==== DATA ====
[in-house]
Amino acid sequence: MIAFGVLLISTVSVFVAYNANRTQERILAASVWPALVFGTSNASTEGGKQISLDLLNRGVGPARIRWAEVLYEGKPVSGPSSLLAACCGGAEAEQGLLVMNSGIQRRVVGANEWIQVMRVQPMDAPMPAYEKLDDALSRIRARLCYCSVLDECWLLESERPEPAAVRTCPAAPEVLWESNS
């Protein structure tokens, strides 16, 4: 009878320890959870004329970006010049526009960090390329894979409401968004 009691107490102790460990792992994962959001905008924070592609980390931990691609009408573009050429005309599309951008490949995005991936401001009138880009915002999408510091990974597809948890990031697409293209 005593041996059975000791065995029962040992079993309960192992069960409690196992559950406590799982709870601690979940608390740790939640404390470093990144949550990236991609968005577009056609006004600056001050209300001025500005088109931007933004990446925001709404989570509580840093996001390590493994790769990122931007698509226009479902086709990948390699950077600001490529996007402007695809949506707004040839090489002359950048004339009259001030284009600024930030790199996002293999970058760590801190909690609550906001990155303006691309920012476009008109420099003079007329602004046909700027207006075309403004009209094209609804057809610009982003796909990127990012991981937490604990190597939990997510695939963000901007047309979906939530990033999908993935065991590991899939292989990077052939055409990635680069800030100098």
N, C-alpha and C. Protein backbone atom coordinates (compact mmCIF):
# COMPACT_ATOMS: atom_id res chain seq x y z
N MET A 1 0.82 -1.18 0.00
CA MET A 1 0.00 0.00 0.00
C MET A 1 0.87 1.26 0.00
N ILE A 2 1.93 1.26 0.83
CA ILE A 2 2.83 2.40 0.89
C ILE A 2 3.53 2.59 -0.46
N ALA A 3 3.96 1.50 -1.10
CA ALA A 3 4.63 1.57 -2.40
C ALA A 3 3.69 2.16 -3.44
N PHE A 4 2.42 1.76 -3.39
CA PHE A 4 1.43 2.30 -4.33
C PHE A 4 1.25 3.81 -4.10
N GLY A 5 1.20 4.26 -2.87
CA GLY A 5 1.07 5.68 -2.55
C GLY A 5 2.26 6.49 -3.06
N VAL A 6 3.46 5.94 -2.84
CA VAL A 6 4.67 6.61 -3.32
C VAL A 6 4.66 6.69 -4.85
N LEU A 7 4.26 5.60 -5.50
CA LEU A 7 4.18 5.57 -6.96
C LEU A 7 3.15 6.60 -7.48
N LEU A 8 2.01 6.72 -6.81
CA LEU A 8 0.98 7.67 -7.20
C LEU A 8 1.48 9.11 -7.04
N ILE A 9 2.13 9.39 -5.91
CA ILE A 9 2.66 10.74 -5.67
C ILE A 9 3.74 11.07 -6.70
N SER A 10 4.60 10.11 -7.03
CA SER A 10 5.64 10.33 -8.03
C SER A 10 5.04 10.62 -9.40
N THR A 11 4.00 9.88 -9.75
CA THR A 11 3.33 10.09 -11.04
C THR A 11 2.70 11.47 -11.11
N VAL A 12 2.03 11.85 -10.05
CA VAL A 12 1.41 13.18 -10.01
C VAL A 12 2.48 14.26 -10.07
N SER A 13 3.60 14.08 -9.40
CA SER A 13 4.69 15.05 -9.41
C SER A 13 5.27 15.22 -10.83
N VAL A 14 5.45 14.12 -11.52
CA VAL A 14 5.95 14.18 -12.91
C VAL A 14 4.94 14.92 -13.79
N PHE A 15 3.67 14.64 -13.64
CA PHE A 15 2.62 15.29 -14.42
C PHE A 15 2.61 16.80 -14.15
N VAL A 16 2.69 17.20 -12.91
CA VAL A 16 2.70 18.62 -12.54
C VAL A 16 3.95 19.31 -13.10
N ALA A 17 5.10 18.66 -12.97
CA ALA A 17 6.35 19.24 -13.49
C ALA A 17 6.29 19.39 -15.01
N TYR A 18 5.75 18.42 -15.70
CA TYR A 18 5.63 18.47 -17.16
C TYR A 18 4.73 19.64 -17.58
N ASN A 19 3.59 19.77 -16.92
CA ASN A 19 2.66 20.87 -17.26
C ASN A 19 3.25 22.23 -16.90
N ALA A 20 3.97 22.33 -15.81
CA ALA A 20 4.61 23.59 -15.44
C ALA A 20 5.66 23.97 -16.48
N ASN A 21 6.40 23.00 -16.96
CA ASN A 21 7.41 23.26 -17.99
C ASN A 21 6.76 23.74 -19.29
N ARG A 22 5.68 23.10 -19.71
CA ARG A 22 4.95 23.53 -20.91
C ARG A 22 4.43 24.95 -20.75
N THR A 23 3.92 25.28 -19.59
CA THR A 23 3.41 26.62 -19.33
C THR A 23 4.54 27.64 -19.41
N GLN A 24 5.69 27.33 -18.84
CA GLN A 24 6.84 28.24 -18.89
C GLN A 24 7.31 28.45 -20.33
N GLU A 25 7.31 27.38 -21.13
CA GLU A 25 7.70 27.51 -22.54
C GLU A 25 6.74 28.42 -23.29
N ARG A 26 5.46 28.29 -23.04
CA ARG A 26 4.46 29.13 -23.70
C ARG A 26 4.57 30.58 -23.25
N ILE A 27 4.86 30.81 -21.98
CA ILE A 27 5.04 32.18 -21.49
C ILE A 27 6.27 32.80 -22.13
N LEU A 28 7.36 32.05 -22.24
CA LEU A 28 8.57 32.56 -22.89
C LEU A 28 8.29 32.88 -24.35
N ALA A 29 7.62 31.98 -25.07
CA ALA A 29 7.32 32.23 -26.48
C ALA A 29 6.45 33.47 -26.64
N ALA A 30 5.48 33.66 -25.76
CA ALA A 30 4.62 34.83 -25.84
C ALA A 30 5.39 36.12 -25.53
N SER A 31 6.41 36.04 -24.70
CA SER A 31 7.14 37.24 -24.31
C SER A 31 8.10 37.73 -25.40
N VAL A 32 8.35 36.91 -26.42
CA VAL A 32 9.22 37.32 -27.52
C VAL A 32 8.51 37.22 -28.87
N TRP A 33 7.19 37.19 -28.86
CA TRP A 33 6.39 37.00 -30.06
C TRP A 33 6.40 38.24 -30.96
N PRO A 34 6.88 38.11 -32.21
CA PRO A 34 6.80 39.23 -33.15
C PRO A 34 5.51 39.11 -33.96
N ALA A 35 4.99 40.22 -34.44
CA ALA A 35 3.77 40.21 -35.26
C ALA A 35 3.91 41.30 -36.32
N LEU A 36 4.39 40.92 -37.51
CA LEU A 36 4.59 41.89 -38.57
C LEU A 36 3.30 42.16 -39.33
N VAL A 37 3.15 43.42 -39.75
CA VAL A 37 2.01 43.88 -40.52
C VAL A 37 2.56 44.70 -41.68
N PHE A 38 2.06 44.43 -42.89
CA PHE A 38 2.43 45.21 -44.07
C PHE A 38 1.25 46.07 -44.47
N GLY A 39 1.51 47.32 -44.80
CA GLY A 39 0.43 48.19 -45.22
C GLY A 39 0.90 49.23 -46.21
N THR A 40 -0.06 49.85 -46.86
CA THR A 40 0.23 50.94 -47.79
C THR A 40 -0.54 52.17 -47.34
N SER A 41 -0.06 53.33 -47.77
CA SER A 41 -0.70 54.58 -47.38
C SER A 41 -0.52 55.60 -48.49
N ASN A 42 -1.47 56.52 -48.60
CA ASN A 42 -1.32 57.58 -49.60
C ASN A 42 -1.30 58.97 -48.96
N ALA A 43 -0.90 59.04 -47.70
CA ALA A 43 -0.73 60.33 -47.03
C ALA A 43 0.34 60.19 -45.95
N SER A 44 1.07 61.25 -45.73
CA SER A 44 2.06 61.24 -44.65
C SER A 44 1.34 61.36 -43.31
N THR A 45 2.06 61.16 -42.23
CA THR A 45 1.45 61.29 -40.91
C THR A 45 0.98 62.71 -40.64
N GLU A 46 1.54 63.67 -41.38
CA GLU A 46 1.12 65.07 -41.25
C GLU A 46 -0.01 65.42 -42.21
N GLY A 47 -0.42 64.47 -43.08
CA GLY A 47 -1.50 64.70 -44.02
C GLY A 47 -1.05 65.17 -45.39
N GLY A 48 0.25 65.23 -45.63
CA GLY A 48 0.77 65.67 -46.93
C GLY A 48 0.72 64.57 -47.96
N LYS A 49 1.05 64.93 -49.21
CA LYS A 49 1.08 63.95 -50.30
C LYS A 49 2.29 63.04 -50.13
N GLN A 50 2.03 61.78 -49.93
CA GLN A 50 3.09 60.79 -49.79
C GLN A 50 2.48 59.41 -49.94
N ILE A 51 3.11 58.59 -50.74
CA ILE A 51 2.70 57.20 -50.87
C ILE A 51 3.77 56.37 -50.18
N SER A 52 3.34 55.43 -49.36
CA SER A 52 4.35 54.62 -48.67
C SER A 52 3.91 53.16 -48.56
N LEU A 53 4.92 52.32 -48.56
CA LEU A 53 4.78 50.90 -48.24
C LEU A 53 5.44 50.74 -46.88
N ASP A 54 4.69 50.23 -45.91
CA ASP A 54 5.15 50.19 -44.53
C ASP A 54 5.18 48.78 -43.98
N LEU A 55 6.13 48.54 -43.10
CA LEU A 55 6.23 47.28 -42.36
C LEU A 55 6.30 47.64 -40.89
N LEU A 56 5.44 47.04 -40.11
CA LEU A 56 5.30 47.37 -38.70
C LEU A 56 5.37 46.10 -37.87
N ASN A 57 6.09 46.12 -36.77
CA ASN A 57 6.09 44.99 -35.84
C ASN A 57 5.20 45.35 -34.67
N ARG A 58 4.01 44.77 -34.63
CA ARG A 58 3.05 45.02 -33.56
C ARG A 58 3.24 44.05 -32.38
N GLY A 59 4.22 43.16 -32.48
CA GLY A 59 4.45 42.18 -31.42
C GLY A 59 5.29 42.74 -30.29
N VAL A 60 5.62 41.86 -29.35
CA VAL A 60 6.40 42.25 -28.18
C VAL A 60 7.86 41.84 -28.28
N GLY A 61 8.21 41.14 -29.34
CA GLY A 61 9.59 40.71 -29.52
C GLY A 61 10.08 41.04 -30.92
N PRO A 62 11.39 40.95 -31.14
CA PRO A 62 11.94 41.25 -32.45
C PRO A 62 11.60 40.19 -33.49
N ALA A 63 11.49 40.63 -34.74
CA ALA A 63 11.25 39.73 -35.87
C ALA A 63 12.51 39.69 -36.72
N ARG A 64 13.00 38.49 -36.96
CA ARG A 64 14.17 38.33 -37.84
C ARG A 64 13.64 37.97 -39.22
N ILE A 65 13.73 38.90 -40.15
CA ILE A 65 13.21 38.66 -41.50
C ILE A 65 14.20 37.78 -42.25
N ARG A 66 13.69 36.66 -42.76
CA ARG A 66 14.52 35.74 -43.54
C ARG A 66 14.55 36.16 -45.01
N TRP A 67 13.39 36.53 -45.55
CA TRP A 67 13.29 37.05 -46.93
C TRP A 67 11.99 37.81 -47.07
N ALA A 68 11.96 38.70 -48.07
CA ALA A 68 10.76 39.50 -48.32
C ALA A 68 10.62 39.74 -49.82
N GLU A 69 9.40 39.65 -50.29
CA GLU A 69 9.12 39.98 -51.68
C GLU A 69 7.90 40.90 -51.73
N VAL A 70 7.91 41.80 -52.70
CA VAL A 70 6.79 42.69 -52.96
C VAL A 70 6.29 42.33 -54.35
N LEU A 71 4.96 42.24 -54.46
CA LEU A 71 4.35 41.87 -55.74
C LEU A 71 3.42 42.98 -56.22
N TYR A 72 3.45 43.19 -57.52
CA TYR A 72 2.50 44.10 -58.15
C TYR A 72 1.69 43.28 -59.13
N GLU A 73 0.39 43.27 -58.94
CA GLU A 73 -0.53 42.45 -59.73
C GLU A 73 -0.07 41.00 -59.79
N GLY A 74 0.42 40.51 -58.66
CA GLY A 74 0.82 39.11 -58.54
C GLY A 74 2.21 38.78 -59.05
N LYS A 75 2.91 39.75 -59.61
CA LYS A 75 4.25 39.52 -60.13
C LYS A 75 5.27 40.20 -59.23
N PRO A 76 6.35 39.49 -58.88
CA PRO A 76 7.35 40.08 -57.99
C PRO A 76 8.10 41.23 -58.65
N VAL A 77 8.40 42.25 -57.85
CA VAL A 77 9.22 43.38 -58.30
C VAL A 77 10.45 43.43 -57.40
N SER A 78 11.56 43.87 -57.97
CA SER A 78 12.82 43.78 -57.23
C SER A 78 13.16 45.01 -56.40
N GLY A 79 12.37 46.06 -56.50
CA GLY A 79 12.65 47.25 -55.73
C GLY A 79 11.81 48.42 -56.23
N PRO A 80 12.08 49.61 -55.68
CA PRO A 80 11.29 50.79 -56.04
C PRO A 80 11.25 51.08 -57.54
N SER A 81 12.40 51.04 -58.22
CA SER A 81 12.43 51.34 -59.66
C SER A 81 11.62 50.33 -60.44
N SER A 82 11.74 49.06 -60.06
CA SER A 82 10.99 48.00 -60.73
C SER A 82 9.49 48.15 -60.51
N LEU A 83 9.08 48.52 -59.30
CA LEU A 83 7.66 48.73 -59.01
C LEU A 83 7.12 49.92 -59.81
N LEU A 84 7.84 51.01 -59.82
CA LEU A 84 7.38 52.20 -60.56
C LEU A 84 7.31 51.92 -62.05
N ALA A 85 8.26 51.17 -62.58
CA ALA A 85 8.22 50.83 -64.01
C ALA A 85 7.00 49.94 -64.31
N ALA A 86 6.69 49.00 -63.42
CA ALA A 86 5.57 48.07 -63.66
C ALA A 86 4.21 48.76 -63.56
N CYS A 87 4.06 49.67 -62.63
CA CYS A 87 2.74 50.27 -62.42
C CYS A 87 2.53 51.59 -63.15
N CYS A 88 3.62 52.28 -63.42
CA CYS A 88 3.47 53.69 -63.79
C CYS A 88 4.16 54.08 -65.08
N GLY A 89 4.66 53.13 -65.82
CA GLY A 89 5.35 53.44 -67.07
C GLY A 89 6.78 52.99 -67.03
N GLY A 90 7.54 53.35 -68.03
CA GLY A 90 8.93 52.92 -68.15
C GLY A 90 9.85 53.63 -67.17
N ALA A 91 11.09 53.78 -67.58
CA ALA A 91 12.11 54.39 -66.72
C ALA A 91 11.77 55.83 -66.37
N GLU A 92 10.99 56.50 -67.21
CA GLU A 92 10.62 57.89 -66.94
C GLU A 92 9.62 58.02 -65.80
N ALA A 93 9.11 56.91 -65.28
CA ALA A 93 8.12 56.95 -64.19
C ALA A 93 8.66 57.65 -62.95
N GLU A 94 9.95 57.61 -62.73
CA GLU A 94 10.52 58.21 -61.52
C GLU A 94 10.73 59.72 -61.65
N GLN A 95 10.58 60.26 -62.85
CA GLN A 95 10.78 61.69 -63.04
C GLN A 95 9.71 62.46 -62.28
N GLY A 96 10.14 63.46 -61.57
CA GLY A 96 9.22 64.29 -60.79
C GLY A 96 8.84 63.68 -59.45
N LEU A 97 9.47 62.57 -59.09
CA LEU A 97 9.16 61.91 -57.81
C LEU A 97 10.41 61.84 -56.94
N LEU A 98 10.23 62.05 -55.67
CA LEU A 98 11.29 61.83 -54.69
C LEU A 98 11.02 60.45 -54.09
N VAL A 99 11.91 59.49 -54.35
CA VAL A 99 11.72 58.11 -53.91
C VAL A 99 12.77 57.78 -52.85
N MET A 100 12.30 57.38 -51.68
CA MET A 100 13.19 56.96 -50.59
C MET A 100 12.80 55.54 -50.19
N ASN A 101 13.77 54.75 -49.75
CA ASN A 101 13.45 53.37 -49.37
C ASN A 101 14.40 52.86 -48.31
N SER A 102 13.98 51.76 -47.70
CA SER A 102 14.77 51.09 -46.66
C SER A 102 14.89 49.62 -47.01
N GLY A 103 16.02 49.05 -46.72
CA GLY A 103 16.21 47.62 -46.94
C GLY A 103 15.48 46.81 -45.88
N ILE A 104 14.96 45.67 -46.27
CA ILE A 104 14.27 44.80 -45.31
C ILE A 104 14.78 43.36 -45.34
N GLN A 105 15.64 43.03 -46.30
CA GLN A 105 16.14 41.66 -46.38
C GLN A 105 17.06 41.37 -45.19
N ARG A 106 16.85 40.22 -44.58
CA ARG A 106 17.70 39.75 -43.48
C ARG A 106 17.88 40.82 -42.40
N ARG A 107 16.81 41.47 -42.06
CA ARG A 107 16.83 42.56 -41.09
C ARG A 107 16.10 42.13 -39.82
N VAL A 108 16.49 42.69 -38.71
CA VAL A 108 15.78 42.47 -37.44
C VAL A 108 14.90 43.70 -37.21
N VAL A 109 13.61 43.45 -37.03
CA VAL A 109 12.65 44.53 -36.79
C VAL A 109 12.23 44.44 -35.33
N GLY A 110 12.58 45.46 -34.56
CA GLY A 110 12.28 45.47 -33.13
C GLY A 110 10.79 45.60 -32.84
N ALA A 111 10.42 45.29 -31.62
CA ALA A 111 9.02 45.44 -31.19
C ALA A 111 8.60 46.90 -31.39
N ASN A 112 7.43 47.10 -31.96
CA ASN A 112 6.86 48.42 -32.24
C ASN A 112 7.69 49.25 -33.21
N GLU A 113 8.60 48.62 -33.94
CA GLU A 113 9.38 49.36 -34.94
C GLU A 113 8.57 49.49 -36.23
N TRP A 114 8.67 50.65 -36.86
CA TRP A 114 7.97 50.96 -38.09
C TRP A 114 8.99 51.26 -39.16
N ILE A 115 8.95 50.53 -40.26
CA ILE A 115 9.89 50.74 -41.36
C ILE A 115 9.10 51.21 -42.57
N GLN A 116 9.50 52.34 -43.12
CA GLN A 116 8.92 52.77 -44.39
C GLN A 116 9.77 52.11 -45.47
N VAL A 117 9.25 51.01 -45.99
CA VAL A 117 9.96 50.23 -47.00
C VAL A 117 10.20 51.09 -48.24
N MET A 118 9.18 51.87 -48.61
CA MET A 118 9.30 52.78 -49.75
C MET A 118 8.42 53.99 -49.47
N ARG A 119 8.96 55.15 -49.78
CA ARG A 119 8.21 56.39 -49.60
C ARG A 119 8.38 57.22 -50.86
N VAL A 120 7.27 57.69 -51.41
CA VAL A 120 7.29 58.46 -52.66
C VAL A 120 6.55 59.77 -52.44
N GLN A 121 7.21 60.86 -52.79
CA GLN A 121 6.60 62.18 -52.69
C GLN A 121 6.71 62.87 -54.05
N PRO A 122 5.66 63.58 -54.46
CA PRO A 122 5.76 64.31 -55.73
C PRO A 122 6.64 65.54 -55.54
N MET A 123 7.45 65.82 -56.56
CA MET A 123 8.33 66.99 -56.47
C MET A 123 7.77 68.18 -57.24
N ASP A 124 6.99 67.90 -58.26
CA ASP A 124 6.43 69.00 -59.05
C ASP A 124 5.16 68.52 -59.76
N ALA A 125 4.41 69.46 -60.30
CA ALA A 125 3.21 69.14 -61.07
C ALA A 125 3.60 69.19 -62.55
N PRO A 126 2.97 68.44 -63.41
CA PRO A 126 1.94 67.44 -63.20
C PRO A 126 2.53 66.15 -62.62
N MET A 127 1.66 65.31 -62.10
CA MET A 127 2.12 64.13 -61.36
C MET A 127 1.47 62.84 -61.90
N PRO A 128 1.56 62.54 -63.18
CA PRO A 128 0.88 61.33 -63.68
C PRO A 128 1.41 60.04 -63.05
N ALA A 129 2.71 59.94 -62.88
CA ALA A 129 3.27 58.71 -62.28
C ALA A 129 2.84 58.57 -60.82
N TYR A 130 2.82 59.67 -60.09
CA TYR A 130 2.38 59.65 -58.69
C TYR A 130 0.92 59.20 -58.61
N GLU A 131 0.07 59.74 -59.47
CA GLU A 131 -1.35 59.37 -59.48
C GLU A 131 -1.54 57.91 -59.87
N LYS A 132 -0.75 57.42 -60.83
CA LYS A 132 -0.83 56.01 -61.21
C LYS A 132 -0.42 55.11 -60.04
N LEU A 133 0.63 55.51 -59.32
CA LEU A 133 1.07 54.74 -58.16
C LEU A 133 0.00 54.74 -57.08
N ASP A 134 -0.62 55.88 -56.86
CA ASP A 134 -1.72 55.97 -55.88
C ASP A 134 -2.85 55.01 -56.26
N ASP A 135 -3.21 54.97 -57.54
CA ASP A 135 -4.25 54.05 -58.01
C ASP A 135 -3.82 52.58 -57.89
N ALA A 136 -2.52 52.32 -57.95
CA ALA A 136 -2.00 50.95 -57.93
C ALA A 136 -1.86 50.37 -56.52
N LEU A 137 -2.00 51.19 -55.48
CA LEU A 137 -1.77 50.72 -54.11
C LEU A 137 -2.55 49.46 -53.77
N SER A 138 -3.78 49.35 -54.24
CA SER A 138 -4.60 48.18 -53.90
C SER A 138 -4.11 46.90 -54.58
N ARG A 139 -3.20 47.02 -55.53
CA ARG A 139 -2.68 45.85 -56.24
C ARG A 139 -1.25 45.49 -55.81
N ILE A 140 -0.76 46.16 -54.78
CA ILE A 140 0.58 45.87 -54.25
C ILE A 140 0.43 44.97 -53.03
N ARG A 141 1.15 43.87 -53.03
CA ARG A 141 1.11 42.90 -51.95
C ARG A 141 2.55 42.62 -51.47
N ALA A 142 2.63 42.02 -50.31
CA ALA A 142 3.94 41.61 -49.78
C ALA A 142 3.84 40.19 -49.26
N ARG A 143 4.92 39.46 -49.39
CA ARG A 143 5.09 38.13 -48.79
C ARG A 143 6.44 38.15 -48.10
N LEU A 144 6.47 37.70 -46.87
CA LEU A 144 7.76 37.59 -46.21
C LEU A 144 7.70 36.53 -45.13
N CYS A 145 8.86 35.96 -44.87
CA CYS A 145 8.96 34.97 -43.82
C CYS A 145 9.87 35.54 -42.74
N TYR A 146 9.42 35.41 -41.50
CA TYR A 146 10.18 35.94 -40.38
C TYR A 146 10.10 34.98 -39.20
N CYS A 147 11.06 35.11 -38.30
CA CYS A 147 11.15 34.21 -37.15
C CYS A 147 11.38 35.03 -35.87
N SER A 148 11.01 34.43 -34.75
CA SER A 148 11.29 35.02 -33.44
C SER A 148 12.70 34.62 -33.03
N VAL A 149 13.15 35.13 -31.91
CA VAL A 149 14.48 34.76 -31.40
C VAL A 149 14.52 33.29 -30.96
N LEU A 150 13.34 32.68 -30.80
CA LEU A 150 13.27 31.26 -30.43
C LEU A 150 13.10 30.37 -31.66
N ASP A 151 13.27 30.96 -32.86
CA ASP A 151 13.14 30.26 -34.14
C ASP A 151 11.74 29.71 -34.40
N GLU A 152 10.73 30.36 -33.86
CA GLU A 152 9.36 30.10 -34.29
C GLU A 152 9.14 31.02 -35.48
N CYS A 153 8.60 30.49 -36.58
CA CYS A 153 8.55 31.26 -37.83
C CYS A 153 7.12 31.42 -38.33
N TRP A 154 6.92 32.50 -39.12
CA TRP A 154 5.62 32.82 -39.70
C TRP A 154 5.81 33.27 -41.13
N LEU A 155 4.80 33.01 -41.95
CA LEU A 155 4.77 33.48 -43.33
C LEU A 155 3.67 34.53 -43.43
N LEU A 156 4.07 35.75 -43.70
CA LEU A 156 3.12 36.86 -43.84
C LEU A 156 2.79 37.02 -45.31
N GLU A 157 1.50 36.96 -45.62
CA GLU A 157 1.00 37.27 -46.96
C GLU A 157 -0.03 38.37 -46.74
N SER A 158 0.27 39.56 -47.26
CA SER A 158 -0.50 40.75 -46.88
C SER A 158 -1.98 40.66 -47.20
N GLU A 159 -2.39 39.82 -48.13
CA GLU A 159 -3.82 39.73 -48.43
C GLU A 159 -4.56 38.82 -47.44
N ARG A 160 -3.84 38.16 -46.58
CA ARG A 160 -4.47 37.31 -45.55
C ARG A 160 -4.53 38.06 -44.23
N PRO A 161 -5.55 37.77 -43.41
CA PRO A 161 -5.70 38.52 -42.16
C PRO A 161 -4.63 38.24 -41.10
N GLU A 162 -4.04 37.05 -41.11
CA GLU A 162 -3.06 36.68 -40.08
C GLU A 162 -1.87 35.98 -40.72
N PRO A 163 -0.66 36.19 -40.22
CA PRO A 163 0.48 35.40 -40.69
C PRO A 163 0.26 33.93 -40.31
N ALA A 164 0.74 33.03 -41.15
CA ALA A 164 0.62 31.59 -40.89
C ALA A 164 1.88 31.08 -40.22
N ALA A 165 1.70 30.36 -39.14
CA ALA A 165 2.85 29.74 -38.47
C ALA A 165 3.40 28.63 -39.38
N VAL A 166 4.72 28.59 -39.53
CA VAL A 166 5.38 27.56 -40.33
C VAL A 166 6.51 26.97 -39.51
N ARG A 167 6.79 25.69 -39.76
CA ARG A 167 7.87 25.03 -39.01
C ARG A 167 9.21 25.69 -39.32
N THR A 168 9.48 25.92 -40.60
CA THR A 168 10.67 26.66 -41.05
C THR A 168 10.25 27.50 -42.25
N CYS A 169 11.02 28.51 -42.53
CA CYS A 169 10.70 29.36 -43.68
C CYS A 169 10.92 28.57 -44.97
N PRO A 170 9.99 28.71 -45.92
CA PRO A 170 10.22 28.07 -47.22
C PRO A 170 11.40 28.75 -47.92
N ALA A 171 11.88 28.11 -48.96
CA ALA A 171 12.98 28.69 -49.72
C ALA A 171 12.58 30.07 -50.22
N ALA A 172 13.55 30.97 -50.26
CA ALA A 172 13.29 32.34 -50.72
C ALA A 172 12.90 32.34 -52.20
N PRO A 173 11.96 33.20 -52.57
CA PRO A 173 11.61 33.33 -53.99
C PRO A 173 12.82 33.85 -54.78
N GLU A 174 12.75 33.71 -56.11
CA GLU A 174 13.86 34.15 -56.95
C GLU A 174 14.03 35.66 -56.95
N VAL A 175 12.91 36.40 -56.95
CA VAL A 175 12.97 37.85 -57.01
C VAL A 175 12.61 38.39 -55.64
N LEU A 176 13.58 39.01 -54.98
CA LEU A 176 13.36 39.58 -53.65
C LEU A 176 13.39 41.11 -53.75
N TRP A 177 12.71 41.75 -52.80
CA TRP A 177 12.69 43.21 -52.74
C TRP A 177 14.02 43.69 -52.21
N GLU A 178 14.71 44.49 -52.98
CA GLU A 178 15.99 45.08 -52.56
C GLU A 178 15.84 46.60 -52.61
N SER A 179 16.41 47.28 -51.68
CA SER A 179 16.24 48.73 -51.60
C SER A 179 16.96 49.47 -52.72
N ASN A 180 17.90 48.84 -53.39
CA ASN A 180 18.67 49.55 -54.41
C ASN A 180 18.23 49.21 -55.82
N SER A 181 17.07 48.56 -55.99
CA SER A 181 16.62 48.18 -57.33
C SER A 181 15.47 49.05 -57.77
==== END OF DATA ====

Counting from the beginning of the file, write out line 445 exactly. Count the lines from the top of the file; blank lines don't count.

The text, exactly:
CA CYS A 147 11.15 34.21 -37.15